President Obama
President Barack Obama will speak in Nashville Tuesday to defend executive action that granted temporary work status to millions of immigrants. Reuters

President Barack Obama will speak at a Nashville, Tennessee, social service center Tuesday to defend his executive action that granted temporary work status to millions of illegal immigrants in November. There are approximately 130,000 illegal immigrants in Tennessee, 40,000 of which are eligible to be protected from deportation under Obama’s order, according to Pew Research.

“With the number of foreign-born residents more than doubling over the past decade, Nashville has actively worked to welcome new Americans,” White House press secretary Josh Earnest said ahead of the trip, according to The Tennessean. “Through community-based programs and government initiatives, the city is empowering and engaging New American community leaders. And the city’s actions are paying off.”

In addition to the work permits, Obama’s executive order will allow illegal immigrants who have lived in the United States for more than five years and parented legal residents to stay in the country for three years without fear of deportation. Prominent Republicans have derided the order as a means of ignoring the legislative process.

The president’s trip to Nashville came after similar promotional stops in Las Vegas and Chicago. White House officials hope Obama’s personal touch will circumvent Republican allegations that the president abused his power in enacting the executive order, the Washington Post reported. Some GOP members have suggested a funding shutdown ahead of this week’s budget renewal to force Obama to reconsider his approach.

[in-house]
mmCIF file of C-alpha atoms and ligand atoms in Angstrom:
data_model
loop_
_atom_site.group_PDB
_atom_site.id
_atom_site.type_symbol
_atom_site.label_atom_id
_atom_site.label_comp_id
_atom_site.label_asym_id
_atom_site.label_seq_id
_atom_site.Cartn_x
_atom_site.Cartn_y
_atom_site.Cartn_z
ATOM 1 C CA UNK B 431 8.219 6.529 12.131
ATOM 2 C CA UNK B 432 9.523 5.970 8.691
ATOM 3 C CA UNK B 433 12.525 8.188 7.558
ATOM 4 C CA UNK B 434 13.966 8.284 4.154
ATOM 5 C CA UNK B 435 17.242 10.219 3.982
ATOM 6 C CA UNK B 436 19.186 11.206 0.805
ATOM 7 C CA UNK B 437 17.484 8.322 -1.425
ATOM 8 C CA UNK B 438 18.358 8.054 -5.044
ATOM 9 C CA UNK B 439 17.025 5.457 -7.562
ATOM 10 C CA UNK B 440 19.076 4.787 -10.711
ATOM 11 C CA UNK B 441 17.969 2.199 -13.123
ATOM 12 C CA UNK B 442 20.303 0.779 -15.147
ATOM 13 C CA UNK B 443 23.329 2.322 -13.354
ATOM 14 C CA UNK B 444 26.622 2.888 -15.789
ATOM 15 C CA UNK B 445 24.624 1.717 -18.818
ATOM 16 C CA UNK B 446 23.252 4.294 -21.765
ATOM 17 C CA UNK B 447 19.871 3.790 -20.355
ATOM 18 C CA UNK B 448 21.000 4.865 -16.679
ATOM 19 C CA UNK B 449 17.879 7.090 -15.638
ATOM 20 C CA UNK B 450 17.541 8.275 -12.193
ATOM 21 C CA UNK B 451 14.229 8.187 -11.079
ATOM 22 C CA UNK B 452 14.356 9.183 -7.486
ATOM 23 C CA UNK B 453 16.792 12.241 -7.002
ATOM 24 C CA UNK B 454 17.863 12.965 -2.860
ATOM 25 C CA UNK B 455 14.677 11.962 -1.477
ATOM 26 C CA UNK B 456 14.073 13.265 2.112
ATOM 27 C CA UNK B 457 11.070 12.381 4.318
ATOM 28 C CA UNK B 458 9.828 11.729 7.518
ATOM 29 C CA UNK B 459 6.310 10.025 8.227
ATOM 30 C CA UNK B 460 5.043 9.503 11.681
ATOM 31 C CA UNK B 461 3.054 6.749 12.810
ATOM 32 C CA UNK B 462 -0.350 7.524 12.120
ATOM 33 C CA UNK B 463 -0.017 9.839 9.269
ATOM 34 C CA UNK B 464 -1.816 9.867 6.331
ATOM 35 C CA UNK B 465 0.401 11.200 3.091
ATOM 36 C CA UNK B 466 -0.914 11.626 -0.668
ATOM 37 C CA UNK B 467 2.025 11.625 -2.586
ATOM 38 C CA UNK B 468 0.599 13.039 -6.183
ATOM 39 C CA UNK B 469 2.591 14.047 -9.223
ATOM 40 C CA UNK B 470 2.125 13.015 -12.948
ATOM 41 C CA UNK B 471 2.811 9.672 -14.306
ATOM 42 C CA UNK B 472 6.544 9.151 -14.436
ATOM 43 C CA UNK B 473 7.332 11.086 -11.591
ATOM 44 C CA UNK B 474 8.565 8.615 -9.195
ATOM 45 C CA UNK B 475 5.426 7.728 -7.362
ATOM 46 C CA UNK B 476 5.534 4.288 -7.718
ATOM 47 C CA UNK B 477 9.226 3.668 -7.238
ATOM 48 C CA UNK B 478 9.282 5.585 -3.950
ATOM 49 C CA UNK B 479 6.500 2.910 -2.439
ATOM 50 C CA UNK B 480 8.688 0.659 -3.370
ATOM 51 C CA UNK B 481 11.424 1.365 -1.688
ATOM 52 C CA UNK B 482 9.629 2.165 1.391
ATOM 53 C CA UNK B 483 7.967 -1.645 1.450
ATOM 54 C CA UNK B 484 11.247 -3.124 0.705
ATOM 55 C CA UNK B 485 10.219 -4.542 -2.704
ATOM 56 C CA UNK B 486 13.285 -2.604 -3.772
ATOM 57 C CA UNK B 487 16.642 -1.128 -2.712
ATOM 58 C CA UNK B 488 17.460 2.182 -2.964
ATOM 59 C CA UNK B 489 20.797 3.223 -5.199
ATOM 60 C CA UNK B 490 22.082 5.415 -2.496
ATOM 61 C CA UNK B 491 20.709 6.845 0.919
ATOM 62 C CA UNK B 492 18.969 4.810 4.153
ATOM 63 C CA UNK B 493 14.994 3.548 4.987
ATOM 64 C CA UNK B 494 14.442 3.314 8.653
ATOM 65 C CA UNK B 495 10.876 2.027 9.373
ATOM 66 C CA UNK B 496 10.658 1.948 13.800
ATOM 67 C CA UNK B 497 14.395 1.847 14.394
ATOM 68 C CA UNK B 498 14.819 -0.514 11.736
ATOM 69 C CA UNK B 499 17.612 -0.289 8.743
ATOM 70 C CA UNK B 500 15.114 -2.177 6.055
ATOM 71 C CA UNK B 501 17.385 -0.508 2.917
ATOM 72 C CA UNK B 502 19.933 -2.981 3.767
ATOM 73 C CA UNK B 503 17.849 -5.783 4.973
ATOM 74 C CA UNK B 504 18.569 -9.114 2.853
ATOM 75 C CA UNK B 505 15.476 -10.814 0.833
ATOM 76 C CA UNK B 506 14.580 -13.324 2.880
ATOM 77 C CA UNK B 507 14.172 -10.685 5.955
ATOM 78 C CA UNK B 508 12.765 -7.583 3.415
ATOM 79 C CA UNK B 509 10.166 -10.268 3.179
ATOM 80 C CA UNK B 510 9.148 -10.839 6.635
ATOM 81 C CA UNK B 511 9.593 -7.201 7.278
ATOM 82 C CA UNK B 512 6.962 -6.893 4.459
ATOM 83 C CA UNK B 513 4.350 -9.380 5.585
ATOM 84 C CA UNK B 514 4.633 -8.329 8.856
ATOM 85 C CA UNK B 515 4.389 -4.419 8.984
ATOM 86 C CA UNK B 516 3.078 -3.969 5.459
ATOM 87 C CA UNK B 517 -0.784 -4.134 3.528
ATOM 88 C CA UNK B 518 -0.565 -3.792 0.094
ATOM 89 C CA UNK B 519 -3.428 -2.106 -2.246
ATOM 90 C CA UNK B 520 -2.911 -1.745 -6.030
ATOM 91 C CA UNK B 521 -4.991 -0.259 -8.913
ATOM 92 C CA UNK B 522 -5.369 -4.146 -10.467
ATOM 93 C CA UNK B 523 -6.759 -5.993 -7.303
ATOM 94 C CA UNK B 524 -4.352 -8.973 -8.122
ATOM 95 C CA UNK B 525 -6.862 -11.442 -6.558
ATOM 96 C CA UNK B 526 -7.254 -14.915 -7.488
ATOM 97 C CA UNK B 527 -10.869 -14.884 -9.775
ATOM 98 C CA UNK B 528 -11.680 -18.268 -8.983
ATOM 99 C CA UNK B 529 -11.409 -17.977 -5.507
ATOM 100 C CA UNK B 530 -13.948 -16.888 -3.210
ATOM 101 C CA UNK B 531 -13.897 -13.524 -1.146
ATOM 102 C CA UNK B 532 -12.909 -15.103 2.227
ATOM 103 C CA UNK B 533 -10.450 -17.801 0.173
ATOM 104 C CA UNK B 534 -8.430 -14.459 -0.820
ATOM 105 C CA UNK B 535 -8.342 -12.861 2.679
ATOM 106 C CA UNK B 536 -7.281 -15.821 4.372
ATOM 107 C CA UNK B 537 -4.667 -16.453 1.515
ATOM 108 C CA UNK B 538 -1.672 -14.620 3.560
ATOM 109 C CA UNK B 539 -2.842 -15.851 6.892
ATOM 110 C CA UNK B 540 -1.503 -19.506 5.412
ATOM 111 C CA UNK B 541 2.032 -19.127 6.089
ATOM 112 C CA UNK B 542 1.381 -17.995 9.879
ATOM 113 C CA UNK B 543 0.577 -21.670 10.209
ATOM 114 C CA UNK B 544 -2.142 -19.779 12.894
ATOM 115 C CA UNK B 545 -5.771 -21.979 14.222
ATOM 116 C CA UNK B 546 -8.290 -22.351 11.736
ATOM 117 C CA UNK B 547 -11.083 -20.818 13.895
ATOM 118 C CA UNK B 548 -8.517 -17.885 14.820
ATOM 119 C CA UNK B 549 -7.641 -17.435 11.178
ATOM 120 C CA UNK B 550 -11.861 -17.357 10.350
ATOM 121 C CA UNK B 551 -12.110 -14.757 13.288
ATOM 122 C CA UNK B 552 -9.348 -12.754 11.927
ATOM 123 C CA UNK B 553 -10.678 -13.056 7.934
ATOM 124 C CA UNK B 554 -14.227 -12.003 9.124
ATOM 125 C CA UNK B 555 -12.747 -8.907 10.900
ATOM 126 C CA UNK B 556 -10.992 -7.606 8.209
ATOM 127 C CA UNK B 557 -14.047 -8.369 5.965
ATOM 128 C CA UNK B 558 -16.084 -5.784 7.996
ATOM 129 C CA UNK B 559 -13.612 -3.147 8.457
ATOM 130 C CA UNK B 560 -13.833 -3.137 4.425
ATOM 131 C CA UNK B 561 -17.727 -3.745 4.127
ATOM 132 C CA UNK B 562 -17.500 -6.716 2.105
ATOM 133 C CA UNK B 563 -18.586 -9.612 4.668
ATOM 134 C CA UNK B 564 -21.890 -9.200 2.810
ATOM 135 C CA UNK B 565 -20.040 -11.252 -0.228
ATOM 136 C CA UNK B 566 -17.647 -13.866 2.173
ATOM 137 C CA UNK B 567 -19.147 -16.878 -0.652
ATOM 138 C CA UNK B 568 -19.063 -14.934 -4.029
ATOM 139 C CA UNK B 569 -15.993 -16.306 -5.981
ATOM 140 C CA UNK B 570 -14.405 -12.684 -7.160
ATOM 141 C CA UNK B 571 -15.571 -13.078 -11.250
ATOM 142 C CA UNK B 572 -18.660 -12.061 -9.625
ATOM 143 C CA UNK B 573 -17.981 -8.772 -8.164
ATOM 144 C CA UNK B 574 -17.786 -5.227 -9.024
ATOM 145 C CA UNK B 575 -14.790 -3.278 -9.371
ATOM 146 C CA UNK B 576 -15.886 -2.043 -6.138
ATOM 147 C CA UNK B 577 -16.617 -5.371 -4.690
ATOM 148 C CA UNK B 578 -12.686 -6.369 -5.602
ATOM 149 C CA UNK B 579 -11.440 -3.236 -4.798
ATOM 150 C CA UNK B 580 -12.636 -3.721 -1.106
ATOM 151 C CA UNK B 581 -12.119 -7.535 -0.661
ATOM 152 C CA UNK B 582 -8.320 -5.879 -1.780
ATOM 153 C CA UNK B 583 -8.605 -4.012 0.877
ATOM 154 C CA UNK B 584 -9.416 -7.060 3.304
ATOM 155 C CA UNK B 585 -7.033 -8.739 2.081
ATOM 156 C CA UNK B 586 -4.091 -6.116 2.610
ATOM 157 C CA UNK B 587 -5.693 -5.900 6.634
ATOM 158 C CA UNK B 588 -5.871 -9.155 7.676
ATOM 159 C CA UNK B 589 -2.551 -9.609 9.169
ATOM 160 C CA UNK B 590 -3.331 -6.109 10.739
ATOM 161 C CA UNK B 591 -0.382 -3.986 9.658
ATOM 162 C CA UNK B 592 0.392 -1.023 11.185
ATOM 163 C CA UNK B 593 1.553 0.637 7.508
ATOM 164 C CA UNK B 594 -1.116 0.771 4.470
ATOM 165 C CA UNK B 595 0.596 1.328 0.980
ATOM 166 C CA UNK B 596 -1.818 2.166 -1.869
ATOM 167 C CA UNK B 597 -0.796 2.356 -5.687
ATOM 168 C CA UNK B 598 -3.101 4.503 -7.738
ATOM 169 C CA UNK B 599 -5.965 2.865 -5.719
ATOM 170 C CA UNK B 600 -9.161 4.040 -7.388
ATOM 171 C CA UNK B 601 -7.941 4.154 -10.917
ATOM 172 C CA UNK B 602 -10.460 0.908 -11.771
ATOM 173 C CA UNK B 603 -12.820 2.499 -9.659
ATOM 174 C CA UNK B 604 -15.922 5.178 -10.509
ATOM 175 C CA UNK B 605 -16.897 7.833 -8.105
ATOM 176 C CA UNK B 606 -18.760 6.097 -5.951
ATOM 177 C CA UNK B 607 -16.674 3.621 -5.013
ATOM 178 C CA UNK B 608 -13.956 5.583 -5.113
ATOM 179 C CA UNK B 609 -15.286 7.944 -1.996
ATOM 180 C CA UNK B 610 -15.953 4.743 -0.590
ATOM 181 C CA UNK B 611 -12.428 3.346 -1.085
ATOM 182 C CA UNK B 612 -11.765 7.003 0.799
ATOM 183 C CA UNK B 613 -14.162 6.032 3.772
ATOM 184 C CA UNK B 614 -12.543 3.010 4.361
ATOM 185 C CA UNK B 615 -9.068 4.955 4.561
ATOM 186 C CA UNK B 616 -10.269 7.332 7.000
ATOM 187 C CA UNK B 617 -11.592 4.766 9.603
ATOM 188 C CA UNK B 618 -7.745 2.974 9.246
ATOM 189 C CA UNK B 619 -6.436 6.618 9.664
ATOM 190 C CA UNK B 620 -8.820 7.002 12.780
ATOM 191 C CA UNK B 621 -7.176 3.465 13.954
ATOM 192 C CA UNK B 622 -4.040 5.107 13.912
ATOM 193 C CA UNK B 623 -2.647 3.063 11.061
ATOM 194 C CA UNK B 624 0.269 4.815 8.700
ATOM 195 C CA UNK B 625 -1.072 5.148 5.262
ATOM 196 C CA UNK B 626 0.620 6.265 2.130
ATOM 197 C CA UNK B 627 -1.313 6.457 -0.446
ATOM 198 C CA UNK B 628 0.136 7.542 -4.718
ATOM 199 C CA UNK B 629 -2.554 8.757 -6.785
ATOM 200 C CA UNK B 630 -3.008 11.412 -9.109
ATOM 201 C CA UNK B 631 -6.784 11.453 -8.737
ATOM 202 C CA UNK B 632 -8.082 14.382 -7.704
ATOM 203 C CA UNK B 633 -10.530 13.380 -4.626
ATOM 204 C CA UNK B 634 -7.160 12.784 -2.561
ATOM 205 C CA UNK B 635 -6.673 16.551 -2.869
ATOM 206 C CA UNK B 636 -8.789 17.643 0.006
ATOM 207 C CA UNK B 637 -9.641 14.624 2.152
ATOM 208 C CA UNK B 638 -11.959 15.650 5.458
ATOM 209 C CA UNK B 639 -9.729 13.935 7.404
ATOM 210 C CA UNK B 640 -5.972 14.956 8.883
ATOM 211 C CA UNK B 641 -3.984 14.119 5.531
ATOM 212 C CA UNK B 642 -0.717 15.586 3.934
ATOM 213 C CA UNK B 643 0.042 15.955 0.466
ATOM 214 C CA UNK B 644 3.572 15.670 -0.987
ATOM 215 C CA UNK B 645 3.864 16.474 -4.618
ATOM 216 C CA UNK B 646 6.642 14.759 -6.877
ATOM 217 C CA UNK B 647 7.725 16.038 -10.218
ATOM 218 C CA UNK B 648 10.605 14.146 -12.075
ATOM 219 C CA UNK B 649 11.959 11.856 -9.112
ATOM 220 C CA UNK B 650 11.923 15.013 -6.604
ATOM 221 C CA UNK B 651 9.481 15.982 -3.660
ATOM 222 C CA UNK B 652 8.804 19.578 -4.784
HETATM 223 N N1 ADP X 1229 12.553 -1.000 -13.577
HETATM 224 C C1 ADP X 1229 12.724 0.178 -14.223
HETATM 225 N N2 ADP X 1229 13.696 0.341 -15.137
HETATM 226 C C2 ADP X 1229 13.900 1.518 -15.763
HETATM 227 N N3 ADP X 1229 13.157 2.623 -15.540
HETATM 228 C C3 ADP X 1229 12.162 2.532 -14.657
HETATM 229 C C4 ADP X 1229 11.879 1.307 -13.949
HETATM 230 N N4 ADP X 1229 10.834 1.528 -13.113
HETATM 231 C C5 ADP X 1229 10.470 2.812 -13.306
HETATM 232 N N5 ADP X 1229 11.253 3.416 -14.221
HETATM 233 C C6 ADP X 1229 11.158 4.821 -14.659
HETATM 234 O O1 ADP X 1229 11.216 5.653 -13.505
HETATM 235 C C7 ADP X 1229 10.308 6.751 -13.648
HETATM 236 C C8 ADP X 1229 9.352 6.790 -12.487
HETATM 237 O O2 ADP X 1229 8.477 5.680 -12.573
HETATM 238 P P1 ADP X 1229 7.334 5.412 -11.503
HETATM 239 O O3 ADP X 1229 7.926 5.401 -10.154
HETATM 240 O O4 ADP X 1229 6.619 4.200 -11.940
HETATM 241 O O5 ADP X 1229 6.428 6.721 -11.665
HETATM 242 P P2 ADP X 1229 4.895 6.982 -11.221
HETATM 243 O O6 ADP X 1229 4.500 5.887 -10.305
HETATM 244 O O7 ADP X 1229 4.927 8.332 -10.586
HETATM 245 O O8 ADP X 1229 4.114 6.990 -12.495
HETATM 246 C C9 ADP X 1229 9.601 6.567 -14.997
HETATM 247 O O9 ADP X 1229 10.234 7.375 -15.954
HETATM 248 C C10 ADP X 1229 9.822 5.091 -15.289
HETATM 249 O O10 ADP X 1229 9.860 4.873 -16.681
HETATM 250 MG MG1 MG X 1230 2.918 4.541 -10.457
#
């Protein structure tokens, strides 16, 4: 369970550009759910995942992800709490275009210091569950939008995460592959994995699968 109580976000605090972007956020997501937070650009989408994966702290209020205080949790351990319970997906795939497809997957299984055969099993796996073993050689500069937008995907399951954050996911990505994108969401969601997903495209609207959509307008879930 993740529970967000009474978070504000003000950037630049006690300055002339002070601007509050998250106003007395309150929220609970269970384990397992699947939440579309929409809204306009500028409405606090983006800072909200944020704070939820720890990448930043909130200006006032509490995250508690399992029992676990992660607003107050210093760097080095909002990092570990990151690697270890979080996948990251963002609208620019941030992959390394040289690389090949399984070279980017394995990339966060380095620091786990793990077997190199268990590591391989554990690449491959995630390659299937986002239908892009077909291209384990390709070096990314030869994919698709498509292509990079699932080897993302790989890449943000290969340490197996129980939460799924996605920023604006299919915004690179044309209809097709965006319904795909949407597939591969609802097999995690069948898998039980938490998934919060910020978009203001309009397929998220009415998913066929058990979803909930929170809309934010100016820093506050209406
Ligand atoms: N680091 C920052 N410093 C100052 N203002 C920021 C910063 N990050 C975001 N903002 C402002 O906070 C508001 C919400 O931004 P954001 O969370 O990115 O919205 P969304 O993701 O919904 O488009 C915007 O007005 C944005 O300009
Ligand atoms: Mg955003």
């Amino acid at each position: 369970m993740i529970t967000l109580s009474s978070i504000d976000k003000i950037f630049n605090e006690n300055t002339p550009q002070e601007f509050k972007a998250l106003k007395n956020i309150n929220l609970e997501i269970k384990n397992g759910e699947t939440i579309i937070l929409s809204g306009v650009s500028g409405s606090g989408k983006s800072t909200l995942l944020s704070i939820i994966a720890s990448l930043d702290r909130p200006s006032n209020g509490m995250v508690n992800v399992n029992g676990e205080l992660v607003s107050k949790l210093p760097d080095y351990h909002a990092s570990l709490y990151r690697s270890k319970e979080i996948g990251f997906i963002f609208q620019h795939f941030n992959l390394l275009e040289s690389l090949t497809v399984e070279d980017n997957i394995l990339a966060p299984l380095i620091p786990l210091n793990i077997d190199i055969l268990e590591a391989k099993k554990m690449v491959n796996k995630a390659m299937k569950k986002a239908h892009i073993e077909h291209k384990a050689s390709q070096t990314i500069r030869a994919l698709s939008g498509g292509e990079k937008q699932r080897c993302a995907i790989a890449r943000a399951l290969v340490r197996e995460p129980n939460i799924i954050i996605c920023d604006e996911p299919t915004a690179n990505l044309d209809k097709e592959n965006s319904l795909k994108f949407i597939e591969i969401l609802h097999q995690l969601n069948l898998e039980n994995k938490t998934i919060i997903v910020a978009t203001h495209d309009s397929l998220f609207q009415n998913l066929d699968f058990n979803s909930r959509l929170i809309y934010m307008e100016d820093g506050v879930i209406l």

Obama’s visit comes six years after a coalition of progressive Nashville voters shot down a referendum that would have established English as the sole language used in the city’s Metro government system. In 2014, Nashville is an immigration hotbed, with a foreign-born population of 12 percent -- a growing oasis among the southern, conservative states that hotly opposed Obama’s executive order.

“We have one of the fastest growing immigrant groups in the country,” said Renata Soto, who co-founded the community center where Obama will speak, according to the Washington Post. “We are glad that the president is coming here to highlight that immigrants are part of every community and every corner of the country.”

Obama addressed his polarizing immigration measure during an appearance Monday on “The Colbert Report” with host Stephen Colbert: “If you don’t agree with this executive action, there’s an easy solution: Pass a bill.”